A.Z.: The first step is to get the top five; the second is, "Can this individual write?" And then we have to construct a pitch palatable for TV. There are a lot of “ifs” going forward. Can we actually write a script? Once we have a green light to shoot the episode, do we have the legs or team to support it?
Q: What sort of engineer will make a good central character?
L.Z.: A lot of people have thought that what we’re looking for is a woman who’s going to be the next MacGyver. That’s not it. We’re looking for an entirely new TV show based around a female character that embodies the characteristics of an engineer. If I had to guess—and this is by no means a direction—the character will probably have several disciplines under their belt. That allows you to go in lots of different directions. What I would encourage people to do, for starters, is go online and look up types of engineers and what they do. When you say engineering to most people, they think of a guy with a striped hat who’s driving a train. People don’t think about engineers as significant elements of civilization and society.
L.M.: I’d love to read something that hits at the soul of who an engineer is: a creator, a problem-solver, someone who thinks outside the box. Along with that main character, we need a really great world, something somewhat familiar to us so that we want to watch every week, but that also has enough corners to explore. When you’re developing the idea, the first thing I’d do is look around. Who’s the most interesting person you know? Find out more about that real person, what would make an interesting story inspired by that person, and then for a couple of weeks invite that person over to dinner. Sit around and tell them the story and have them tell you if it’s interesting or not.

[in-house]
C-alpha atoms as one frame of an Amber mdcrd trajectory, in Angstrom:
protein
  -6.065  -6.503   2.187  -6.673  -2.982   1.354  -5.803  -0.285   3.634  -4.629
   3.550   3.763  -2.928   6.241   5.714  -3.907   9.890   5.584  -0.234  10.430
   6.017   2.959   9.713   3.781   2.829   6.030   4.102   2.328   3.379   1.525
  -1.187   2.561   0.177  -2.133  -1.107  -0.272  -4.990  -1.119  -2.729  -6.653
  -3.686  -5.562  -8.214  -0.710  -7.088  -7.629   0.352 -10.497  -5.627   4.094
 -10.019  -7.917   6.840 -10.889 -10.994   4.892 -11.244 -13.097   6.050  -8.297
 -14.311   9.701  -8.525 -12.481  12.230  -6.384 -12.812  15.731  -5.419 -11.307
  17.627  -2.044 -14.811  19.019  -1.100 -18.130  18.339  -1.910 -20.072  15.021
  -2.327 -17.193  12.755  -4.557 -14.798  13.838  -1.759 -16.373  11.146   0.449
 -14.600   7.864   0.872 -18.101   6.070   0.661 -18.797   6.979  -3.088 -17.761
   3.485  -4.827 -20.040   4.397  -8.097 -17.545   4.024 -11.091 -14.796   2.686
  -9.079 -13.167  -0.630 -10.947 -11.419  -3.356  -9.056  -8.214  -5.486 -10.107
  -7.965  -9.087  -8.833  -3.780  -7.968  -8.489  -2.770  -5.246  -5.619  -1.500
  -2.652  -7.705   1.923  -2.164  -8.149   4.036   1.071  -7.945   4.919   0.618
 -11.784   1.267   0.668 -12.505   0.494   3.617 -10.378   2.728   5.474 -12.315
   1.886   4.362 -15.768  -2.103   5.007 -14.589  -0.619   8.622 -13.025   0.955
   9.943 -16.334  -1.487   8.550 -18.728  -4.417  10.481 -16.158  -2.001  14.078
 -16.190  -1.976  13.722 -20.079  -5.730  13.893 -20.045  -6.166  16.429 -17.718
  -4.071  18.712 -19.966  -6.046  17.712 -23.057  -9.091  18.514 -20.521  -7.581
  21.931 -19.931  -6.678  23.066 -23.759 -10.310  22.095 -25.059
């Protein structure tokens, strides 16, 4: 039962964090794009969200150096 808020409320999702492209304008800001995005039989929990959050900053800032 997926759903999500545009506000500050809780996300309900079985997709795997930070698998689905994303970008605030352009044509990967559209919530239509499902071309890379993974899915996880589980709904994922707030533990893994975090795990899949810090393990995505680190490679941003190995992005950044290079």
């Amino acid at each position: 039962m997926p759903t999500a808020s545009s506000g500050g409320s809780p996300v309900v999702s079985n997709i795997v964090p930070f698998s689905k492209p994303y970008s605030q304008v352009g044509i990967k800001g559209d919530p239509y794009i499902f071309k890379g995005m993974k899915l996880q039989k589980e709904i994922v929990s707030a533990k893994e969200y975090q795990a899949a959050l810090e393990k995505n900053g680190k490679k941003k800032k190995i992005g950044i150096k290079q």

A.Z.: Engineering is a fascinating space. It’s all about ingenuity, innovation—those are the two main things about making the world a better place. CSI was very clear: Investigators are proficient in forensics, and piece together an investigation when the body can’t speak for itself while putting away the bad guy. [But] engineering is that times 500. There are so many ways to skin the engineering cat, if you will. [It could be] anything from robotics, or DARPA [the Defense Advanced Research Projects Agency], to developing game apps—there are a lot of different ways to be an engineer.
Q: Why are you specifically looking for a female character?
L.M.: The fact that we’re looking for a female engineer is of interest, but I wouldn’t make that the primary issue. I’m doing a show about a female secretary of state. It informs the character but it’s not about that. Madam Secretary is about a female in a man’s world, but that’s not what people would take away after they see it. I would try not to fall into that trap. We’ve seen those fish-out-of-water characters before. Make sure there’s enough going on around [her] that this doesn’t become the primary reason for conflict.
L.Z.: The goal of a show like this is entertainment, not sermonizing. Some really important core values came out of MacGyver. But I didn’t sit down and say, "I’m going to plug those values in and hope they take hold"; I said, "I’m going to create a piece of entertainment." MacGyver didn’t not use a gun because I had a moral imperative about guns. He didn’t use a gun because, when you take the gun away, all of a sudden it’s like, "How’s he going to solve the problem? How do you turn what you have into what you need?" That is a core value of MacGyver—resourcefulness—and he always had a sense of humor and humility. Those are essential characteristics to solve problems.